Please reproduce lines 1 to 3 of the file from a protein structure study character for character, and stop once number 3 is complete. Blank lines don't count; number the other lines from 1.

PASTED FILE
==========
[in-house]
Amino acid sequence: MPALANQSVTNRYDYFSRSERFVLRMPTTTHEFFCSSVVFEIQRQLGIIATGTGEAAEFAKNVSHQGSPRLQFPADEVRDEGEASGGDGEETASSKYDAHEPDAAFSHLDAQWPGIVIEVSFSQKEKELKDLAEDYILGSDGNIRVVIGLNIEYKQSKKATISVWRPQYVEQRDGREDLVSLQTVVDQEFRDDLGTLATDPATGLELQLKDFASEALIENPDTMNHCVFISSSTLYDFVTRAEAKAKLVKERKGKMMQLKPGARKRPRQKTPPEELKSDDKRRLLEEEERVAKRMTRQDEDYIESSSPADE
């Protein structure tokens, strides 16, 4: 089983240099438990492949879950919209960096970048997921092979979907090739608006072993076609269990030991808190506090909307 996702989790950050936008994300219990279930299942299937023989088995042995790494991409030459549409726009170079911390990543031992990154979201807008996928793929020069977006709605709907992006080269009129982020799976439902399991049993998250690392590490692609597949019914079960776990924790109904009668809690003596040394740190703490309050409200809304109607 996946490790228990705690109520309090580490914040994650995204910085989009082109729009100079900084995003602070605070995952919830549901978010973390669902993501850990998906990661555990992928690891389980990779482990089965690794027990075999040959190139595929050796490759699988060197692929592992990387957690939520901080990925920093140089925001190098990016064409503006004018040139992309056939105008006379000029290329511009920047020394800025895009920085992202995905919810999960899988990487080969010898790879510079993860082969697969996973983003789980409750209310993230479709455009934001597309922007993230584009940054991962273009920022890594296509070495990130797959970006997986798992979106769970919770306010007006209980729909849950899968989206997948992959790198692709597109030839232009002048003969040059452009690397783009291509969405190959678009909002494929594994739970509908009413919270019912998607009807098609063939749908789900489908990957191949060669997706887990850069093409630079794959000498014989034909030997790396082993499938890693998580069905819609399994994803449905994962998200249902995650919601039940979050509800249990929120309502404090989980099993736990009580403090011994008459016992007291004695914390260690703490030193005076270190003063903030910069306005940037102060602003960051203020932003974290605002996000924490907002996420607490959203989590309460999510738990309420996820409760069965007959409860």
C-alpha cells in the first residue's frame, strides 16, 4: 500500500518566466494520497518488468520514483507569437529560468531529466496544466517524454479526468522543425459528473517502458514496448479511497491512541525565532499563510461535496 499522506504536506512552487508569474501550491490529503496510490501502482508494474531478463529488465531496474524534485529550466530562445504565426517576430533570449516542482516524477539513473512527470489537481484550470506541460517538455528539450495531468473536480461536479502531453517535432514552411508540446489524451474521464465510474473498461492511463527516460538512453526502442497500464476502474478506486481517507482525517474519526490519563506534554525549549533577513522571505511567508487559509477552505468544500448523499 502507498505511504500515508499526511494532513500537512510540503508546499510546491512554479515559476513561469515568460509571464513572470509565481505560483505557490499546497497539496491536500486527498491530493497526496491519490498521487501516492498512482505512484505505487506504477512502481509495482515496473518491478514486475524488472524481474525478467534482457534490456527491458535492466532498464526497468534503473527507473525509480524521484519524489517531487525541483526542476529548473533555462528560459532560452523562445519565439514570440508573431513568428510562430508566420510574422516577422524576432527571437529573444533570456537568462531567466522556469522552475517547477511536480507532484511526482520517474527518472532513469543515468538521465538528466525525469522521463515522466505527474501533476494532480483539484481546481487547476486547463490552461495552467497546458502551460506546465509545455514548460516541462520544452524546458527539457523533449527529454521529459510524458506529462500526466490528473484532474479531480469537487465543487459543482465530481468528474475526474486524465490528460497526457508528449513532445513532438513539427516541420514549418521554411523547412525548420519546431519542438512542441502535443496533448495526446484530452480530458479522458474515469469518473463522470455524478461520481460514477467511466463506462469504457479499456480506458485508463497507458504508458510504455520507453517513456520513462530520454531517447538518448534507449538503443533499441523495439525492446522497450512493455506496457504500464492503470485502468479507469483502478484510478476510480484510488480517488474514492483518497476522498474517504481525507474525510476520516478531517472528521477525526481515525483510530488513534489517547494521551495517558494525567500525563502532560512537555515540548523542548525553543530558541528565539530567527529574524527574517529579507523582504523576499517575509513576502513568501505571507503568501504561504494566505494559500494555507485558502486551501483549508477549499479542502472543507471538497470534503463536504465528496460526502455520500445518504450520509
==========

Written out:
[in-house]
Amino acid sequence: MPALANQSVTNRYDYFSRSERFVLRMPTTTHEFFCSSVVFEIQRQLGIIATGTGEAAEFAKNVSHQGSPRLQFPADEVRDEGEASGGDGEETASSKYDAHEPDAAFSHLDAQWPGIVIEVSFSQKEKELKDLAEDYILGSDGNIRVVIGLNIEYKQSKKATISVWRPQYVEQRDGREDLVSLQTVVDQEFRDDLGTLATDPATGLELQLKDFASEALIENPDTMNHCVFISSSTLYDFVTRAEAKAKLVKERKGKMMQLKPGARKRPRQKTPPEELKSDDKRRLLEEEERVAKRMTRQDEDYIESSSPADE
């Protein structure tokens, strides 16, 4: 089983240099438990492949879950919209960096970048997921092979979907090739608006072993076609269990030991808190506090909307 996702989790950050936008994300219990279930299942299937023989088995042995790494991409030459549409726009170079911390990543031992990154979201807008996928793929020069977006709605709907992006080269009129982020799976439902399991049993998250690392590490692609597949019914079960776990924790109904009668809690003596040394740190703490309050409200809304109607 996946490790228990705690109520309090580490914040994650995204910085989009082109729009100079900084995003602070605070995952919830549901978010973390669902993501850990998906990661555990992928690891389980990779482990089965690794027990075999040959190139595929050796490759699988060197692929592992990387957690939520901080990925920093140089925001190098990016064409503006004018040139992309056939105008006379000029290329511009920047020394800025895009920085992202995905919810999960899988990487080969010898790879510079993860082969697969996973983003789980409750209310993230479709455009934001597309922007993230584009940054991962273009920022890594296509070495990130797959970006997986798992979106769970919770306010007006209980729909849950899968989206997948992959790198692709597109030839232009002048003969040059452009690397783009291509969405190959678009909002494929594994739970509908009413919270019912998607009807098609063939749908789900489908990957191949060669997706887990850069093409630079794959000498014989034909030997790396082993499938890693998580069905819609399994994803449905994962998200249902995650919601039940979050509800249990929120309502404090989980099993736990009580403090011994008459016992007291004695914390260690703490030193005076270190003063903030910069306005940037102060602003960051203020932003974290605002996000924490907002996420607490959203989590309460999510738990309420996820409760069965007959409860």